New York Considers Banning Inquiries about Salary History of Job Applicants

Following its fairly recent enactment of laws restricting the use of criminal background and credit checks, New York City has introduced proposed legislation that would ban companies from asking hires about their salary history. A bill is pending before the New York City Council (the "Council") which would amend the New York City Human Rights Law (NYCHRL) by making it an unlawful discriminatory practice for an employer to inquire about a job applicant’s salary history, search publicly available records for such information, or otherwise rely on a prospective employee's salary history in determining salary amount at any stage in the employment process. Interestingly, the bill would allow an employer to consider a perspective employee’s salary history if the applicant "unprompted, willingly disclosed such salary history” to the employer. Mayor de Blasio has expressed support for the bill after implementing similar restrictions on city agencies in November through an Executive Order. However, the city bill goes beyond the executive order by calling for a ban on salary inquires “at any stage in the employment process” rather than just “prior to making a conditional offer of employment.”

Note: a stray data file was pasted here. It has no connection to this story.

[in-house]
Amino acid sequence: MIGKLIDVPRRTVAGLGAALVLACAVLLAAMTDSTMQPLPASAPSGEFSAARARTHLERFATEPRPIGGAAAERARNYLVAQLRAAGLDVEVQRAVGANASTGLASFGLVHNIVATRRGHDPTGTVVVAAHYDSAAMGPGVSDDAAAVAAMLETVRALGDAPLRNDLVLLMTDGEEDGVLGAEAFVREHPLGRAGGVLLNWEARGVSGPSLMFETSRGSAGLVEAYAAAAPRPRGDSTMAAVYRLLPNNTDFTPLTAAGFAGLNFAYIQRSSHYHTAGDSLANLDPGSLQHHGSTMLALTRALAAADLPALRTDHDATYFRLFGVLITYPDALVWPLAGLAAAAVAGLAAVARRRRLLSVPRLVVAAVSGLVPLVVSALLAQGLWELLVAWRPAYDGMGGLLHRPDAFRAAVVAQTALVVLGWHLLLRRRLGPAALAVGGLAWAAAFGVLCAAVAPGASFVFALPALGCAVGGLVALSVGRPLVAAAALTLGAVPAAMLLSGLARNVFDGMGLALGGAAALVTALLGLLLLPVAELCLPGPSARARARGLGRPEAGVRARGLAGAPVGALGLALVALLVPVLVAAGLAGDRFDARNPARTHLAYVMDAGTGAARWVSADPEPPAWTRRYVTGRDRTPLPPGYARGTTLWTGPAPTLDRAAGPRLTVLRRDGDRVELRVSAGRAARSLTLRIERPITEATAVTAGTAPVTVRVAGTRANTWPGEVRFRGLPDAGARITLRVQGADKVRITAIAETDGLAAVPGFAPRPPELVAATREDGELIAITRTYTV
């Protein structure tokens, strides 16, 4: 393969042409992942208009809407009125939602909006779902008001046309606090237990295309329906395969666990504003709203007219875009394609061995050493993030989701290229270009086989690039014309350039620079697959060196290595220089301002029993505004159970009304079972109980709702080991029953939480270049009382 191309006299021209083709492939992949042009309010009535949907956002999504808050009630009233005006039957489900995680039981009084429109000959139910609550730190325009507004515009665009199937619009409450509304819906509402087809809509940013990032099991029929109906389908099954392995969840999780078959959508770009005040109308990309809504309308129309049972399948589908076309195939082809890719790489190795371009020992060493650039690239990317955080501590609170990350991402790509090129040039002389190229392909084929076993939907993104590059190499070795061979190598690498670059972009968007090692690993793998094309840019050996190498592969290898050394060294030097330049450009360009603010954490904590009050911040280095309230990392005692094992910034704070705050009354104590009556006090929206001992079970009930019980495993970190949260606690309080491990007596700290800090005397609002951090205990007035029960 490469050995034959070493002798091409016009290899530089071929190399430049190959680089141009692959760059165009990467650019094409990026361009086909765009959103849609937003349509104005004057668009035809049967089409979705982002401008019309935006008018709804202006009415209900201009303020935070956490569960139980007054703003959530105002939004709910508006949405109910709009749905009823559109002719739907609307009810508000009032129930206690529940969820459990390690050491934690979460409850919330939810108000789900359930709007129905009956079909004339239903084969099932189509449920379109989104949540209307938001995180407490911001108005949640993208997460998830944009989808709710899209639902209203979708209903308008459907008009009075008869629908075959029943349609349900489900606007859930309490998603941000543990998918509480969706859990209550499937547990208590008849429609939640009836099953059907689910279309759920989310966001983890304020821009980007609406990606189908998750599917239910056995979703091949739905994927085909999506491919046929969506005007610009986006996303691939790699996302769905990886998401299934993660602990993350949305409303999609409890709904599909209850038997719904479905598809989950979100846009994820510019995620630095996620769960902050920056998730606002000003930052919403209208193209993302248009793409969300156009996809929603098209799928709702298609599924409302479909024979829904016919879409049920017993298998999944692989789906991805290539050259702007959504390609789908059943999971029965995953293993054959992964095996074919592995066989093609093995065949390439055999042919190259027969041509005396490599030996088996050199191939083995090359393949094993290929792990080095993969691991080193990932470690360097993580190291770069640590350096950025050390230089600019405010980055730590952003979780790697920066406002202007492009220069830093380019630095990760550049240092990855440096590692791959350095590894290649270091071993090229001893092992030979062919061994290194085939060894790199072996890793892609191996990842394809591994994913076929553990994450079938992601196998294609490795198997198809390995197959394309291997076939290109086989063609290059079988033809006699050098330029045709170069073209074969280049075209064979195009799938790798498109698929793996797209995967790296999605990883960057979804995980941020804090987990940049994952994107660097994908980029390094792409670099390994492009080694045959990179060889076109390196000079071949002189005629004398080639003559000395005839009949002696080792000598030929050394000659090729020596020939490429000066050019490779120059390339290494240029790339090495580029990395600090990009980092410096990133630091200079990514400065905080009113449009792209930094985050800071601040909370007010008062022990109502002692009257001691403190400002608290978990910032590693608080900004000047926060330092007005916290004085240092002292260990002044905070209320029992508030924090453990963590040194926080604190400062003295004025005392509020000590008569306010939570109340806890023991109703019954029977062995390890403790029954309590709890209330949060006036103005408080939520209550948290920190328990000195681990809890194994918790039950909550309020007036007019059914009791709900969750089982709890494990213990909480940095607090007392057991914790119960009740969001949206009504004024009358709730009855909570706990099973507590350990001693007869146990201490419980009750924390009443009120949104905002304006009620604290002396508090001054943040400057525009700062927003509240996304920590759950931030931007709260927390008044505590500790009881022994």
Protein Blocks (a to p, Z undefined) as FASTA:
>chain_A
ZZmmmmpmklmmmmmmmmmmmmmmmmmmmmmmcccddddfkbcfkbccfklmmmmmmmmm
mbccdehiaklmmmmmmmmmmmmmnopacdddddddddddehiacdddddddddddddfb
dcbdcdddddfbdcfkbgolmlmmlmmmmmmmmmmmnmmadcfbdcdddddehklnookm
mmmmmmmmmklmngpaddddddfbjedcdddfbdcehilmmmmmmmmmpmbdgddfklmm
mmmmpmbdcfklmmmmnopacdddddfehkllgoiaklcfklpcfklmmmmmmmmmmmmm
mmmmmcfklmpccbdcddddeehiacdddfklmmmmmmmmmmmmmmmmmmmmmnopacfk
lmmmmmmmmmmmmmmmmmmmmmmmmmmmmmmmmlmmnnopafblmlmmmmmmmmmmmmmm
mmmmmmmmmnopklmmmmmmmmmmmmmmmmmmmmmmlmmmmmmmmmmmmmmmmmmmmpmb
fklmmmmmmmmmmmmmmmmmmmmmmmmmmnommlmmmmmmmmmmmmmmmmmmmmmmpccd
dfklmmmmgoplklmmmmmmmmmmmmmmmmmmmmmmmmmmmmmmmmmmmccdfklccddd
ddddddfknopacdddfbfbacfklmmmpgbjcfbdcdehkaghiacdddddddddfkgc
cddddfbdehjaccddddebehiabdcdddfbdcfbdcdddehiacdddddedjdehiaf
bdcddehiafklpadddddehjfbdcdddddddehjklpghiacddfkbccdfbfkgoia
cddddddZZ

These restrictions are being viewed as a “major step toward achieving pay equity for women and people of color.” Similar legislation has recently been introduced at the state level. The proposed state legislation would amend the New York State Human Rights Law (NYSHRL) to make it an unlawful discriminatory practice for employers to ask or seek the salary history of a prospective employee for an interview or as a condition of employment.

We will be tracking the city and state proposed legislation. At this point, the exact provisions of both bills are subject to amendment. In the meantime, employers should review their written policies and practices regarding hiring and think about changes they may need to make should these bills be enacted into law.